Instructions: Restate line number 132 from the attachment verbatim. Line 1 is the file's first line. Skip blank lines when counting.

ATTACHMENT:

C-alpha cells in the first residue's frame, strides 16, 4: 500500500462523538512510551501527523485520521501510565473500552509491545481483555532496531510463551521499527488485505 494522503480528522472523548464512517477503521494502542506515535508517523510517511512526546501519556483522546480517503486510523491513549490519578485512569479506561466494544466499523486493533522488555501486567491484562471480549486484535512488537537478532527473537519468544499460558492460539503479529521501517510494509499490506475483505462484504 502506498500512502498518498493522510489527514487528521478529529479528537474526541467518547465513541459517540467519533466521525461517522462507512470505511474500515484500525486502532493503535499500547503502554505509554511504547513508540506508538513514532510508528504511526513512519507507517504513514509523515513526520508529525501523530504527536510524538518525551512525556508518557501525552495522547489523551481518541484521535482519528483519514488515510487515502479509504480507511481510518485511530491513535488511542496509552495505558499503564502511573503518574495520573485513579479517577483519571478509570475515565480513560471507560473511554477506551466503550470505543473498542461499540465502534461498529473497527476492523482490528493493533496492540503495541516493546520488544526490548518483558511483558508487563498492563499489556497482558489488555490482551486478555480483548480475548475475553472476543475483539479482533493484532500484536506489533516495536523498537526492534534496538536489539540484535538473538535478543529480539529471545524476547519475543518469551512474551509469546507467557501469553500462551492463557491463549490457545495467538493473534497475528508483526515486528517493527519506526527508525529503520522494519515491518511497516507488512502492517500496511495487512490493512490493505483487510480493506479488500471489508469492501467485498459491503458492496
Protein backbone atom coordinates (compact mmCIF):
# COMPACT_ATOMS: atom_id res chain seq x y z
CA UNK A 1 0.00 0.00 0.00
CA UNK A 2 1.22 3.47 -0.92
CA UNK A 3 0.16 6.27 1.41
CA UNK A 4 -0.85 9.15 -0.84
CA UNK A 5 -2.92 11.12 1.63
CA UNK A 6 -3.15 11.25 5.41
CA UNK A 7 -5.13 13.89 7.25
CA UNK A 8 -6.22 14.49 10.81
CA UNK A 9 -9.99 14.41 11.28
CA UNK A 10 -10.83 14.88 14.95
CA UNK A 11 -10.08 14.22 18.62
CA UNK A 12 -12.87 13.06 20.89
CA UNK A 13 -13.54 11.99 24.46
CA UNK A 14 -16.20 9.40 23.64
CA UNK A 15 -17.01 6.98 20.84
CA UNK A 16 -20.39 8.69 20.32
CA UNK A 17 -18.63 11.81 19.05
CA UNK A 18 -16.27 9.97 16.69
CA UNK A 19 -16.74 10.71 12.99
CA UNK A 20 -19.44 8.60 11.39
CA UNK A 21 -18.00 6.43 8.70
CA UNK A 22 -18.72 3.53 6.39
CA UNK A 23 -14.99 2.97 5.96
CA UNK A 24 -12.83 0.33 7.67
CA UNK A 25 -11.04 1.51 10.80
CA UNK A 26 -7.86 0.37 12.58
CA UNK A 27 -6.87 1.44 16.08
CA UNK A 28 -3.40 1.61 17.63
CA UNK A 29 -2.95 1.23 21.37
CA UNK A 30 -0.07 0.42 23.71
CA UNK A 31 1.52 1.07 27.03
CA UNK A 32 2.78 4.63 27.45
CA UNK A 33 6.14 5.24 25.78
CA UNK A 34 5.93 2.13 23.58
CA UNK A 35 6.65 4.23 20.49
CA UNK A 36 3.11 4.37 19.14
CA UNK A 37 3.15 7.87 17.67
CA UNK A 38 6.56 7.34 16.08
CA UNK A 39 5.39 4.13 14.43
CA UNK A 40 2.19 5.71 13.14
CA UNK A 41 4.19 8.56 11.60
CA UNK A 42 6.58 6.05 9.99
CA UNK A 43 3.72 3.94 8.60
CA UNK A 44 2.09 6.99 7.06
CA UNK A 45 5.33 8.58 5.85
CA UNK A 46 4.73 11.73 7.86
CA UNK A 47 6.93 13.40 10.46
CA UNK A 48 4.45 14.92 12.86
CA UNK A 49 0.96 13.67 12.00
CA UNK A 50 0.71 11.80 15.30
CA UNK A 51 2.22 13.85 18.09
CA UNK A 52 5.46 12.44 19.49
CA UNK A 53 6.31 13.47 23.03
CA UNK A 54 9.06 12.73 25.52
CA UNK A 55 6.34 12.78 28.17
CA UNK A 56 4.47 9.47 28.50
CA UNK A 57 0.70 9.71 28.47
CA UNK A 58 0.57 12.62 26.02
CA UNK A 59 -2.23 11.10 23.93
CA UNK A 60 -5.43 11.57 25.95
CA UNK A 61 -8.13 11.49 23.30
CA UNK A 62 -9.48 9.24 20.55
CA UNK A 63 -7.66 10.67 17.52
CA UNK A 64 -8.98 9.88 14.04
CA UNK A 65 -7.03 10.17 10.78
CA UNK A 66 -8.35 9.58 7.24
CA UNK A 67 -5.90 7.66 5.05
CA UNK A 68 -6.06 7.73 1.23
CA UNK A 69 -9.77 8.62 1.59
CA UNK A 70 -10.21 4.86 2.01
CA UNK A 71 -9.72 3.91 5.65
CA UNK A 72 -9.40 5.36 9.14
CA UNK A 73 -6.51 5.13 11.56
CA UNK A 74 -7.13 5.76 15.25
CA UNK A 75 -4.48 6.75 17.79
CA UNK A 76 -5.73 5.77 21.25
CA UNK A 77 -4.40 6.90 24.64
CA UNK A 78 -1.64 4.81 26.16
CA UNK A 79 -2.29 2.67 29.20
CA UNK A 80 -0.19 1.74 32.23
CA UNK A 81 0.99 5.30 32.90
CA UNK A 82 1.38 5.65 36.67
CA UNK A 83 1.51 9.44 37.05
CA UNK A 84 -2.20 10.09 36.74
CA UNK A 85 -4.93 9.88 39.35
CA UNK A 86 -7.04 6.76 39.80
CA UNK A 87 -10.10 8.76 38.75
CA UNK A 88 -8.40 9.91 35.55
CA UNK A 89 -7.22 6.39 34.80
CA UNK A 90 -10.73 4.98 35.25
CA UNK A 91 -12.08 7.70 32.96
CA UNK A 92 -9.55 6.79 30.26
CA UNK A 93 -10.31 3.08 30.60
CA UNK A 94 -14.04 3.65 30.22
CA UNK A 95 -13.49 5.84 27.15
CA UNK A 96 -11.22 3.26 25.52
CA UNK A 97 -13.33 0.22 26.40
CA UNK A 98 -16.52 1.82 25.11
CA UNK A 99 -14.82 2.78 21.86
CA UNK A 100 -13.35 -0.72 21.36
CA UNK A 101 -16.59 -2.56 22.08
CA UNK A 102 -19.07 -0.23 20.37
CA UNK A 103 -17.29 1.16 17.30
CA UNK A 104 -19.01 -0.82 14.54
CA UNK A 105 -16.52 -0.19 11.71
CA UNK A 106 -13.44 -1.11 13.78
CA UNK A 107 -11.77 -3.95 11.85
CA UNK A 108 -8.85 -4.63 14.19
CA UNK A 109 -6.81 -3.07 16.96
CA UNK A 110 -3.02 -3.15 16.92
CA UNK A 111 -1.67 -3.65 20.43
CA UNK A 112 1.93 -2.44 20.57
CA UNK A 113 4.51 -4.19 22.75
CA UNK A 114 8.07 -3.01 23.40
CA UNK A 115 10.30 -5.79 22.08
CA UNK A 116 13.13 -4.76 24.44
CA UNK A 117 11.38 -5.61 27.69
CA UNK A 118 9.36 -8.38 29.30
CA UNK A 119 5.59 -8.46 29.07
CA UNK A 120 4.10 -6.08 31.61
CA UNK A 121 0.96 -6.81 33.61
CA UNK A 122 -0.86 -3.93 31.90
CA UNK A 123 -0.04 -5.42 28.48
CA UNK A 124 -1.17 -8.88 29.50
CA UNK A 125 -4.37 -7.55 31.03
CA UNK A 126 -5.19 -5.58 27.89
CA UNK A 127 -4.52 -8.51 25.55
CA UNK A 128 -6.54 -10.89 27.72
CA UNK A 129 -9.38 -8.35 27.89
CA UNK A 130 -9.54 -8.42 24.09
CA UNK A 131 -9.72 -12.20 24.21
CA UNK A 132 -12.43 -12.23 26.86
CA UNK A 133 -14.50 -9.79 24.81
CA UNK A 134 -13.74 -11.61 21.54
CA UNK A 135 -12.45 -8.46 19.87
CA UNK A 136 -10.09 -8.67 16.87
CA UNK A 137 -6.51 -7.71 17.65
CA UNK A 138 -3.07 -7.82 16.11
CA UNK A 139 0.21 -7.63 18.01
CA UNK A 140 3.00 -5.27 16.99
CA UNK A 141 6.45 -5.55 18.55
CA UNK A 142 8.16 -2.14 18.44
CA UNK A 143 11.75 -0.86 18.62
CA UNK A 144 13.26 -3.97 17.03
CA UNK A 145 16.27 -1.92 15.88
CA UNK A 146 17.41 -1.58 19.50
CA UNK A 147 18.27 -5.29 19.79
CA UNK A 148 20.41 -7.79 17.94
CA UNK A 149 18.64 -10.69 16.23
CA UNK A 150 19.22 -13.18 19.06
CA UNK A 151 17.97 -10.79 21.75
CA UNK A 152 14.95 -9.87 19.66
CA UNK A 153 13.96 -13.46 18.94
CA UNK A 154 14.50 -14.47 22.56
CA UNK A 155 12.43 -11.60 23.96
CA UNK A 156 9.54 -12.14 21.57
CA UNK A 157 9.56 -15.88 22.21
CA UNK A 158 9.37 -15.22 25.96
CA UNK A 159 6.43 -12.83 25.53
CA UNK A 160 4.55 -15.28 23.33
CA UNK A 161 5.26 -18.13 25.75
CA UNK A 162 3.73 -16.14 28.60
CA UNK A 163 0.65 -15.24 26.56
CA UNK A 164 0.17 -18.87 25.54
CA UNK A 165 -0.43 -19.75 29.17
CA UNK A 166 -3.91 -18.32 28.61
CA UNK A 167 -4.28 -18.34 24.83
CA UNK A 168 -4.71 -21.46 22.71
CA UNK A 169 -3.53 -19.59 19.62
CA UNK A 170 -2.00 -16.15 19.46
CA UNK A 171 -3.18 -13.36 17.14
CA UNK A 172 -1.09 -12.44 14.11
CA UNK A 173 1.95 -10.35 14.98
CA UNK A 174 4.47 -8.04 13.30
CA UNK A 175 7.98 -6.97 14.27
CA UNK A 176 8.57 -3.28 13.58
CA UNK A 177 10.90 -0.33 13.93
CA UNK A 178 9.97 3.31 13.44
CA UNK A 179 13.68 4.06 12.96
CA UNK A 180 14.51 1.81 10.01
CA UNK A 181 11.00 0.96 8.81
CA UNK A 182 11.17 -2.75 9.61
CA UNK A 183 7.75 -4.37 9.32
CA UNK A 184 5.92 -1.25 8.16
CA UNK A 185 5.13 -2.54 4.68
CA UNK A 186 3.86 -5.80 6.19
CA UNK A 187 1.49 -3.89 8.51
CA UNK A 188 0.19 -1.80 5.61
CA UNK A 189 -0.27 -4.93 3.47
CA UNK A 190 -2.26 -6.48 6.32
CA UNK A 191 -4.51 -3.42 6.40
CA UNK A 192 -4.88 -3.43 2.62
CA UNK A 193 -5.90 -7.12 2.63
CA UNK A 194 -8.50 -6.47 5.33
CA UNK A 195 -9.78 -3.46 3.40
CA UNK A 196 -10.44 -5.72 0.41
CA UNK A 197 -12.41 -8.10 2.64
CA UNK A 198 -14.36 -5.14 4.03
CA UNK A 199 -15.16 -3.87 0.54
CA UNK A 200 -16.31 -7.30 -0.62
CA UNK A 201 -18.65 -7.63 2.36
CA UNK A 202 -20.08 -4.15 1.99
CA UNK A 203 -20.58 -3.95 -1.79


CA UNK A 129 -9.38 -8.35 27.89